On toast and in lattes, cinnamon is a spice. But for thousands of years, extracts from the cinnamon tree’s bark, leaves, blossoms, fruits, and roots have also been utilized in traditional medicines all throughout the world. It is added to many foods and used in baking and cooking.
Types of Cinnamon
The four main types of cinnamon are as follows. The variety of cinnamon that is most frequently offered in the US is cassia, which is darker in color. Southeast Asia is where it is raised. True cinnamon, commonly referred to as Ceylon cinnamon, is widely utilized abroad.
One of the two primary varieties of cinnamon—Ceylon or Cassia—or a combination of the two—could be the cinnamon you purchase at the shop. Although Ceylon is simpler to grind, it could not offer the same health advantages.
Benefits of Cinnamon for Health
One of the most important active ingredients in cinnamon is cinnamonaldehyde. It is used in flavorings and perfumes. Some of cinnamon’s possible health benefits may result from it.
According to certain studies, cinnamon may benefit diabetics. According to a study of 18 studies, cinnamon may help reduce blood sugar levels. Hemoglobin A1C, a marker of blood sugar levels over time, was unaffected, nevertheless. In diabetics, it may also decrease cholesterol. Numerous studies lack information about the sort of cinnamon they used or have other issues that cast doubt on the accuracy of their conclusions. According to one analysis, cinnamon may aid in reducing obesity and weight gain. Irritable bowel syndrome and other stomach and intestinal issues are occasionally treated with it. But its effectiveness is unclear.
Cinnamon has been proposed to be beneficial for:
- Heart disease
- Alzheimer’s disease
- Tooth decay
Although cinnamon has anti-inflammatory, antibacterial, and antioxidant properties, there are currently insufficient studies to support their effectiveness in treating human conditions. Cinnamon consumption in moderation is unlikely to have a significant negative influence on your health. Consuming excessive amounts of it is also not recommended. There is no established dosage for cinnamon because it is an untested therapy. Some experts advise taking 2-4 grams of powder, or 1/2 to 1 teaspoon, every day. The amount of cinnamon used in several trials ranged from 1 to 6 grams. High amounts could be harmful.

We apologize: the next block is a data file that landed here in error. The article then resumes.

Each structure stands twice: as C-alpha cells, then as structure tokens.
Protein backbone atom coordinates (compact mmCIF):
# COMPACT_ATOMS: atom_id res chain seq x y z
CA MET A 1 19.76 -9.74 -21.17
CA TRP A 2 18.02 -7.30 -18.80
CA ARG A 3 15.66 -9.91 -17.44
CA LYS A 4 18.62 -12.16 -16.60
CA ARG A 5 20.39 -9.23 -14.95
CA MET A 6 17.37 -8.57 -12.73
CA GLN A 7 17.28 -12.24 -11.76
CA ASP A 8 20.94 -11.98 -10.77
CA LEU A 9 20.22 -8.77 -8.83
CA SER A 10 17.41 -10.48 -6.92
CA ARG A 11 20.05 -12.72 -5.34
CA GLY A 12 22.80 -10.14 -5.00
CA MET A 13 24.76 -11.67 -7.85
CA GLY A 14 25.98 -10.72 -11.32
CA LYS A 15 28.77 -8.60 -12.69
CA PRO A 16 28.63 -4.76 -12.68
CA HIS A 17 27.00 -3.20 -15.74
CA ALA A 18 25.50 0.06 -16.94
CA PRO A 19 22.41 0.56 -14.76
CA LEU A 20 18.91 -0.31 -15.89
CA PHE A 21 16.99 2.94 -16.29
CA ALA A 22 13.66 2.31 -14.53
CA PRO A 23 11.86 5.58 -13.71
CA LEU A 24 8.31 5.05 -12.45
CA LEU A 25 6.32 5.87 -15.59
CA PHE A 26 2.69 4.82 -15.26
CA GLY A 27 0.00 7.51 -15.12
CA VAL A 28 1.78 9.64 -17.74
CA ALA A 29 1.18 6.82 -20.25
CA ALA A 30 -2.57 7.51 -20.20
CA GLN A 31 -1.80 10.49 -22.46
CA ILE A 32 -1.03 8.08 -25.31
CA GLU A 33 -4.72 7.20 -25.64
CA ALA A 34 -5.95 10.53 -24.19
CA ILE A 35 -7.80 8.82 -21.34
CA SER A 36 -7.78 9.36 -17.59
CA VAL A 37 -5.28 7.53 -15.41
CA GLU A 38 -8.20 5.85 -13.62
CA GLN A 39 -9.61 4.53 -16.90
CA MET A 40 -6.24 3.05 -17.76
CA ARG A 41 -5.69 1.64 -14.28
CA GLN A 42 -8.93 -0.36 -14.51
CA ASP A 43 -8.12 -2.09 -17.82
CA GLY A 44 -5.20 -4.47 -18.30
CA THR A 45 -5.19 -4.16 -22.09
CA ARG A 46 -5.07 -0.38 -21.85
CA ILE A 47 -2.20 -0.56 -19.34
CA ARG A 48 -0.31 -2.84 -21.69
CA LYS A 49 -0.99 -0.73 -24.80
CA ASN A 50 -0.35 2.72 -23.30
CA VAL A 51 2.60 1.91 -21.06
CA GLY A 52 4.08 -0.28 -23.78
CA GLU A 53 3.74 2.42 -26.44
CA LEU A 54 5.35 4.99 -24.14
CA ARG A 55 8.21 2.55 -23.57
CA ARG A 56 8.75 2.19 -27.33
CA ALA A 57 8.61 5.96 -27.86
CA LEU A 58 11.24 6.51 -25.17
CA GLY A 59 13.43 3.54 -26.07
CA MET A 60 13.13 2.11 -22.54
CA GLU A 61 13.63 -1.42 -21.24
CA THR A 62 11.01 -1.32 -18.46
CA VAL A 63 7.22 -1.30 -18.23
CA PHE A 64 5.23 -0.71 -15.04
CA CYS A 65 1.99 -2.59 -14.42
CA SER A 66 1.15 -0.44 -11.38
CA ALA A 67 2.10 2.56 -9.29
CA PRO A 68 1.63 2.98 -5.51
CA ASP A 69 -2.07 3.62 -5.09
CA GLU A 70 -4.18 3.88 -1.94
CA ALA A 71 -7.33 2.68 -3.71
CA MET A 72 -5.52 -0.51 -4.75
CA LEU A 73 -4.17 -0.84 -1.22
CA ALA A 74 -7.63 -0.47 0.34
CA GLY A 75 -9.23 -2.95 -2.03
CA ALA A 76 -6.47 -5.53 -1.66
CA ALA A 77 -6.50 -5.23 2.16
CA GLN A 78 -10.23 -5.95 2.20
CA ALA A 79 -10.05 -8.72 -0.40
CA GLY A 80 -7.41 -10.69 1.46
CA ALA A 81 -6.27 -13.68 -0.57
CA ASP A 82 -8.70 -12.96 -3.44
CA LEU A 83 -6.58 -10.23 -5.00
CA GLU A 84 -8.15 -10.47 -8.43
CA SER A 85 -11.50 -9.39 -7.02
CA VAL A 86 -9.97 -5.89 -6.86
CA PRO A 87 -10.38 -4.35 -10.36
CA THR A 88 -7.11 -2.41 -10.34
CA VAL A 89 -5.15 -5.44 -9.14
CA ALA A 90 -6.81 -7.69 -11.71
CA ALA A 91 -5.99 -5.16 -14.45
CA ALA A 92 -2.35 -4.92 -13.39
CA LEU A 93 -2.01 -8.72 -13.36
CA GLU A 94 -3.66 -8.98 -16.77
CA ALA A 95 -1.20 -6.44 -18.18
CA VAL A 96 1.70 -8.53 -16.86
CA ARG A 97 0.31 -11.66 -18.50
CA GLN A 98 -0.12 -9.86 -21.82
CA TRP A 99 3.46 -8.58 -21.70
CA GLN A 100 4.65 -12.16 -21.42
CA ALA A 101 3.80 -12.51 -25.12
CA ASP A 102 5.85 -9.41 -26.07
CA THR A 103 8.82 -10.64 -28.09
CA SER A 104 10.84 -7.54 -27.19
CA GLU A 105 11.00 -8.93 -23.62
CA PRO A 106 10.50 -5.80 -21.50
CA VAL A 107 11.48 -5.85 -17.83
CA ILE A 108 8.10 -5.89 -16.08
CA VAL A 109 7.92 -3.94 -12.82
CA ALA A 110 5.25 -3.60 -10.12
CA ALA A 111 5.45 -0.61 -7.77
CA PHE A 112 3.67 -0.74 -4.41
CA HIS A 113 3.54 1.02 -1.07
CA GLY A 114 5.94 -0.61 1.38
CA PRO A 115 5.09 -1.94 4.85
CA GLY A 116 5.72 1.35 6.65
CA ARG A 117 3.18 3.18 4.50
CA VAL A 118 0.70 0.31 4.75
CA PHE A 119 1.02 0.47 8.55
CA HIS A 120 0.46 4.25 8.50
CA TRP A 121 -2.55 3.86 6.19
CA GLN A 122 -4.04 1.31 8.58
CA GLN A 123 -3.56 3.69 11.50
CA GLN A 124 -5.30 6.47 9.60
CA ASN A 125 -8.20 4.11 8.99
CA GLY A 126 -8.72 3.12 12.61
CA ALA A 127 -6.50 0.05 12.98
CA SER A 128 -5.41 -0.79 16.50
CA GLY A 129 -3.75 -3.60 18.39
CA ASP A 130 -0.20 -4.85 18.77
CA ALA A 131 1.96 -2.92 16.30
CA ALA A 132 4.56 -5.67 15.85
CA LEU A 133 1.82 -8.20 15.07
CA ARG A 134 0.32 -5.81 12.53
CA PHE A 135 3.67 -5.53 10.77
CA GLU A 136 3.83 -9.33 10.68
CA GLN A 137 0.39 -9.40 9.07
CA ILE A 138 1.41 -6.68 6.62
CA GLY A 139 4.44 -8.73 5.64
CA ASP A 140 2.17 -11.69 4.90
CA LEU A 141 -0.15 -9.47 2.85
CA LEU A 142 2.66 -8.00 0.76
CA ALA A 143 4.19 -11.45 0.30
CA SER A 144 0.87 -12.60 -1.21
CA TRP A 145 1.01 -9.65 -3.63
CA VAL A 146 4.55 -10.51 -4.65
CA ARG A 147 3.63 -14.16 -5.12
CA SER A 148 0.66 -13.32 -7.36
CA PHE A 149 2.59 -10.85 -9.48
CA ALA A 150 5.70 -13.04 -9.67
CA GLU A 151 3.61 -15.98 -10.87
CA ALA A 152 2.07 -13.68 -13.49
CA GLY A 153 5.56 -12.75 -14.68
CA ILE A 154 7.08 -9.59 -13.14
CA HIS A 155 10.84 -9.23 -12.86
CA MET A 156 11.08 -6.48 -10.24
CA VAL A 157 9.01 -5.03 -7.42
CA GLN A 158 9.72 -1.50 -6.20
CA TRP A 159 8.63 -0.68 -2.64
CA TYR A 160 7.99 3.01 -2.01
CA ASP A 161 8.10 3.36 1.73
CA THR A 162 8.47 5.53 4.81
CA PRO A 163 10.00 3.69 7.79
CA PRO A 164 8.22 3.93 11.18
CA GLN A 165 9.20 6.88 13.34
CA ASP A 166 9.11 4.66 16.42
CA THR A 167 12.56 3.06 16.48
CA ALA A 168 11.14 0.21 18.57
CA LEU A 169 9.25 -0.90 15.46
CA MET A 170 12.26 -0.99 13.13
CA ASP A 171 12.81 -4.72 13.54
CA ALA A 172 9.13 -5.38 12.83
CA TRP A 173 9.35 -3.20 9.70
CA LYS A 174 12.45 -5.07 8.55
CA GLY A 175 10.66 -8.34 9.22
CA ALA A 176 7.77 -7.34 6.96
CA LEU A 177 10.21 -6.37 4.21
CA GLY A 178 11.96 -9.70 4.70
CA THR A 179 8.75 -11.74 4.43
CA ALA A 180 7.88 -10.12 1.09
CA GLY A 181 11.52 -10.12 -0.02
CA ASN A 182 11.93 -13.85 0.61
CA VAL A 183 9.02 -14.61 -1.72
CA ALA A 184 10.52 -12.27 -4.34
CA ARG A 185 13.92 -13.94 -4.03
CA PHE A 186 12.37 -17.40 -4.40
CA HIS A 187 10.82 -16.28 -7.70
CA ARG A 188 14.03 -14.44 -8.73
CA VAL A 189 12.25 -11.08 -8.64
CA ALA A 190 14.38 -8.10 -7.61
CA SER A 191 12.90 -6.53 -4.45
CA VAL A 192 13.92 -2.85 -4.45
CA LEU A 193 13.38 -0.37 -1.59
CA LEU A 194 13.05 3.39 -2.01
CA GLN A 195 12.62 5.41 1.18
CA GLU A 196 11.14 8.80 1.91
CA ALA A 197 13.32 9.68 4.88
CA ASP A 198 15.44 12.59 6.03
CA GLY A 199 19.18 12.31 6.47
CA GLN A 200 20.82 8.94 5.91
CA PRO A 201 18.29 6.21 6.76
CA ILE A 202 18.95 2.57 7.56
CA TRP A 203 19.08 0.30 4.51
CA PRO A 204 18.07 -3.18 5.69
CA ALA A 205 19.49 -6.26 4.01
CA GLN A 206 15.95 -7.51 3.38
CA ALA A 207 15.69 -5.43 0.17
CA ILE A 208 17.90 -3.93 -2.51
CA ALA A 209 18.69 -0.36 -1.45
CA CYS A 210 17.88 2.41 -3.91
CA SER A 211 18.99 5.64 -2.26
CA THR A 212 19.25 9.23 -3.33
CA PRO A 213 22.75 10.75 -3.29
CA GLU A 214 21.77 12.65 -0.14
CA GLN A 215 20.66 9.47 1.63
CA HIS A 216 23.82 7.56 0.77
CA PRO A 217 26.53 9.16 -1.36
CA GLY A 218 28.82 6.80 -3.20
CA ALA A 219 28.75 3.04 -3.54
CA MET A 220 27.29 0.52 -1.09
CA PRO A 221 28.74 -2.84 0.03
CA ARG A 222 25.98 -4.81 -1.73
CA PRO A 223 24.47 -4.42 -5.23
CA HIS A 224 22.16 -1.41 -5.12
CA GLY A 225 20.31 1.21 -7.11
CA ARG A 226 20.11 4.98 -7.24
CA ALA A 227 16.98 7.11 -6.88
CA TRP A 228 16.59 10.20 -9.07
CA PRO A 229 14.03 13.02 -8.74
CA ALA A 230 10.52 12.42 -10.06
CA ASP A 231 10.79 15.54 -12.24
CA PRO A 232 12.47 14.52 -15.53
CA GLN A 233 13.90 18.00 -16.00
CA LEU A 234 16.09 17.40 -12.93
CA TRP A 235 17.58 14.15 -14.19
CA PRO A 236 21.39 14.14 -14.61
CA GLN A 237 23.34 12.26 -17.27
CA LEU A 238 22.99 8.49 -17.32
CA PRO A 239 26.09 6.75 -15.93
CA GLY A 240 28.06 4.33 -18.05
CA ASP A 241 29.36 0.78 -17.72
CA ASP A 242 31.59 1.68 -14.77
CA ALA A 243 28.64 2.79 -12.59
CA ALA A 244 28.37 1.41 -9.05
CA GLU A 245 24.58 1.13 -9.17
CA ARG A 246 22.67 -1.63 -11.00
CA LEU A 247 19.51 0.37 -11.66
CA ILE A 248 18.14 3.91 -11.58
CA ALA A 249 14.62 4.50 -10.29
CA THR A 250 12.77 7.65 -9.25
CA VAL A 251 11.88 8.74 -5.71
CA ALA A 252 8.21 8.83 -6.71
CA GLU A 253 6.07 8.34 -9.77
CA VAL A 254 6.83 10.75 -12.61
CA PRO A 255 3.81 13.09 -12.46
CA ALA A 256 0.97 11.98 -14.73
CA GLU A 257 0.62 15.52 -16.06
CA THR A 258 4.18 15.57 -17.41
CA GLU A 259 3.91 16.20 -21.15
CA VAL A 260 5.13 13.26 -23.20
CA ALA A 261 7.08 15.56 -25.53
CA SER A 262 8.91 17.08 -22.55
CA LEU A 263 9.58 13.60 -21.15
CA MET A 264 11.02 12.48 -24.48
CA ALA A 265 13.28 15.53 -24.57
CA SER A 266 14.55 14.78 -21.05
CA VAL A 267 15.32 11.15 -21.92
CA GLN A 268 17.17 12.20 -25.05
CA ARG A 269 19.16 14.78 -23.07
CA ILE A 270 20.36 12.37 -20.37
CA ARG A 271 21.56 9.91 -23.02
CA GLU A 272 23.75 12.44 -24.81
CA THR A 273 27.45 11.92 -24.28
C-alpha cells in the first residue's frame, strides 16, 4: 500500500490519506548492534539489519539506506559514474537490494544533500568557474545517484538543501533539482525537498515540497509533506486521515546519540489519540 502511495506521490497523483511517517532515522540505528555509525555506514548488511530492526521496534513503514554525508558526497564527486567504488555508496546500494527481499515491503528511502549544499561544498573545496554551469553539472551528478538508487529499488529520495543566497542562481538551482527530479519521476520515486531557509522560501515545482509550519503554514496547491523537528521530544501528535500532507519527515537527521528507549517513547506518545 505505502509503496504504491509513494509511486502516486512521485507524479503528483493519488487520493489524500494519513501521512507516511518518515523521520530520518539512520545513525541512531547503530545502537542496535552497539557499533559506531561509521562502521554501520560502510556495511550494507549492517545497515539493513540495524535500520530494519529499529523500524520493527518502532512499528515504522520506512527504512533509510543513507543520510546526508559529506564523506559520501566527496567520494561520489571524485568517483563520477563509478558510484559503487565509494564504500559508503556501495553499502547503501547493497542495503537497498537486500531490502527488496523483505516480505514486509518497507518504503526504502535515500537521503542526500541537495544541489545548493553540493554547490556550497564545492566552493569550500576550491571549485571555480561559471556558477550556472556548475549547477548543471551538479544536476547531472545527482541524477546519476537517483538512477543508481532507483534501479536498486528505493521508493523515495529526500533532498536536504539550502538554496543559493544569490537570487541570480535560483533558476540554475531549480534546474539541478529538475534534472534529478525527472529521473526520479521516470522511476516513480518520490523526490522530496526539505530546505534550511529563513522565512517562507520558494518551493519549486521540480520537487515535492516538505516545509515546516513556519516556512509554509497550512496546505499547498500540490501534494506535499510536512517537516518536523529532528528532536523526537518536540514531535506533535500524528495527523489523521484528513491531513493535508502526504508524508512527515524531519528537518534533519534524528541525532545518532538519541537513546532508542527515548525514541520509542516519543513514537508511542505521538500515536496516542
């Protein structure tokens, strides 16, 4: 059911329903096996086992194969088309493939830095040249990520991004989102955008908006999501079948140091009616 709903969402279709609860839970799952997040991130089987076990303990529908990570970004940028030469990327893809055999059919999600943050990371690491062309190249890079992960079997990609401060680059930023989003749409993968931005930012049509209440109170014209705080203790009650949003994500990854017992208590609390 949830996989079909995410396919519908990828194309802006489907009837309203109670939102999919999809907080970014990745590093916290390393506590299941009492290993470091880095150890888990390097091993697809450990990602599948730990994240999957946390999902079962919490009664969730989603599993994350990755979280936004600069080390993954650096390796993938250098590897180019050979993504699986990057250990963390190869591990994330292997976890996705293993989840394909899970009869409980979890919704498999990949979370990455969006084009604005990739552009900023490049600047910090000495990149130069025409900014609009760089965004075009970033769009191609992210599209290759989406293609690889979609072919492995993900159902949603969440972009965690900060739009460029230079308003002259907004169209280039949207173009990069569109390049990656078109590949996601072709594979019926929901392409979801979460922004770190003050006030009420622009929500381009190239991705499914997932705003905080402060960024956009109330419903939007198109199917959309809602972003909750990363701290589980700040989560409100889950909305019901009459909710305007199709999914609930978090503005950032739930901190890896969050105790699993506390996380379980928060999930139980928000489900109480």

Side Effects of Cinnamon
Allergies and irritability
Typically, cinnamon has no negative side effects. However, frequent use may irritate your mouth and lips, leading to sores. It triggers allergies in certain people. If you apply it on your skin, it could result in redness and irritation.
Cassia cinnamon can be dangerous if consumed in excess, especially if you have liver problems. Although some cinnamon products include coumarin, which has the potential to damage your liver, the amount you would consume is probably negligible. Due to a lack of safety information, cinnamon should not be used as a treatment for children, pregnant women, or nursing moms.
Lower blood sugar
If you have diabetes and take cinnamon supplements, you may need to modify your therapy. Cinnamon may alter your blood sugar levels.
Before beginning to use supplements containing cinnamon, discuss with your doctor whether you routinely take any medications. They might alter how treatments for diabetes, blood thinning, the heart, and other conditions operate.
Nutrition of Cinnamon
It’s possible that you have never given cinnamon’s nutritional value any thought. It is true that cinnamon has very little protein or fat and won’t have a significant impact on your diet as a whole. However, a teaspoon of ground cinnamon does contain trace levels of the following vitamins and minerals:
- 6 calories
- 0.1 gram of protein
- 0.03 grams of fat
- 2 grams of carbohydrates
- 1 gram of fiber
- 26 milligrams of calcium
- 11 milligrams of potassium
- 3 mcg (micrograms) of beta carotene
- 8 IU (International Units) of vitamin A